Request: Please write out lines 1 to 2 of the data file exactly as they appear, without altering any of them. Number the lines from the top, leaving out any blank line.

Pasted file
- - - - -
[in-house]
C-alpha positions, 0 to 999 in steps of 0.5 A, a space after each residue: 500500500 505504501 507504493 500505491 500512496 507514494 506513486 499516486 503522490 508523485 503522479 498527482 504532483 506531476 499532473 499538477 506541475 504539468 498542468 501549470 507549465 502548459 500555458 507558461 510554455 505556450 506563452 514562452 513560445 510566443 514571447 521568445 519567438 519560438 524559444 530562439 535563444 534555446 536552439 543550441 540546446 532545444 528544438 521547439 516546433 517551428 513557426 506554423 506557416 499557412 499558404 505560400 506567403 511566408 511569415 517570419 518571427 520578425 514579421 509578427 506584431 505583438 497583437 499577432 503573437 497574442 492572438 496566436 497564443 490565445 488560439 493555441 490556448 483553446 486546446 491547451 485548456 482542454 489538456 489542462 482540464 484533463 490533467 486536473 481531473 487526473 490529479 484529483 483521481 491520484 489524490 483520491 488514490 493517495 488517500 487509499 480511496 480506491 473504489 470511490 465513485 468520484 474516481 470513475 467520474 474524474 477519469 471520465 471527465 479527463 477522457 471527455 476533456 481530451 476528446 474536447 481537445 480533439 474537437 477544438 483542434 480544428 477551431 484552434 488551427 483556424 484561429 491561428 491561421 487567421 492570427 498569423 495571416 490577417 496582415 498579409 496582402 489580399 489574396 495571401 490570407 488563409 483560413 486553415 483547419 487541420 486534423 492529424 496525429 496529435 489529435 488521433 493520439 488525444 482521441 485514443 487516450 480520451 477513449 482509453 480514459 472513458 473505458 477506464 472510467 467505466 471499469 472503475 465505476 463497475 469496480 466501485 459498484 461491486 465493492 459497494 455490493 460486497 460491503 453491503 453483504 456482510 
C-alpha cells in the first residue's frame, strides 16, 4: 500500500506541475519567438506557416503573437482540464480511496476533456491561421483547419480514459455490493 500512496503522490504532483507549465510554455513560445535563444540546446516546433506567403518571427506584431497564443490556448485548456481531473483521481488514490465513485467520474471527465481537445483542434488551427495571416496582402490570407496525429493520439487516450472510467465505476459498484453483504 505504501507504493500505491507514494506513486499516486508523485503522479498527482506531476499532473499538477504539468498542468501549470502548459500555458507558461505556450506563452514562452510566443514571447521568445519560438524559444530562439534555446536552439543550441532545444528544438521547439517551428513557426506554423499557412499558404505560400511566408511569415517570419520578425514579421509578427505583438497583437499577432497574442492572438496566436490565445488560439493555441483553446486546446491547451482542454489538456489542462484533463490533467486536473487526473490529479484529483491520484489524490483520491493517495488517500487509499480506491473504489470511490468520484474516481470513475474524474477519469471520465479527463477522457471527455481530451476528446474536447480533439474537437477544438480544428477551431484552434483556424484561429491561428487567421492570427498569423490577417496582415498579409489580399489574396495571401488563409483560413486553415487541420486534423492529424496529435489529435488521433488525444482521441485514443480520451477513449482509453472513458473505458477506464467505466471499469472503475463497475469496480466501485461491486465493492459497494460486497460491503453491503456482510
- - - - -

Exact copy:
[in-house]
C-alpha positions, 0 to 999 in steps of 0.5 A, a space after each residue: 500500500 505504501 507504493 500505491 500512496 507514494 506513486 499516486 503522490 508523485 503522479 498527482 504532483 506531476 499532473 499538477 506541475 504539468 498542468 501549470 507549465 502548459 500555458 507558461 510554455 505556450 506563452 514562452 513560445 510566443 514571447 521568445 519567438 519560438 524559444 530562439 535563444 534555446 536552439 543550441 540546446 532545444 528544438 521547439 516546433 517551428 513557426 506554423 506557416 499557412 499558404 505560400 506567403 511566408 511569415 517570419 518571427 520578425 514579421 509578427 506584431 505583438 497583437 499577432 503573437 497574442 492572438 496566436 497564443 490565445 488560439 493555441 490556448 483553446 486546446 491547451 485548456 482542454 489538456 489542462 482540464 484533463 490533467 486536473 481531473 487526473 490529479 484529483 483521481 491520484 489524490 483520491 488514490 493517495 488517500 487509499 480511496 480506491 473504489 470511490 465513485 468520484 474516481 470513475 467520474 474524474 477519469 471520465 471527465 479527463 477522457 471527455 476533456 481530451 476528446 474536447 481537445 480533439 474537437 477544438 483542434 480544428 477551431 484552434 488551427 483556424 484561429 491561428 491561421 487567421 492570427 498569423 495571416 490577417 496582415 498579409 496582402 489580399 489574396 495571401 490570407 488563409 483560413 486553415 483547419 487541420 486534423 492529424 496525429 496529435 489529435 488521433 493520439 488525444 482521441 485514443 487516450 480520451 477513449 482509453 480514459 472513458 473505458 477506464 472510467 467505466 471499469 472503475 465505476 463497475 469496480 466501485 459498484 461491486 465493492 459497494 455490493 460486497 460491503 453491503 453483504 456482510 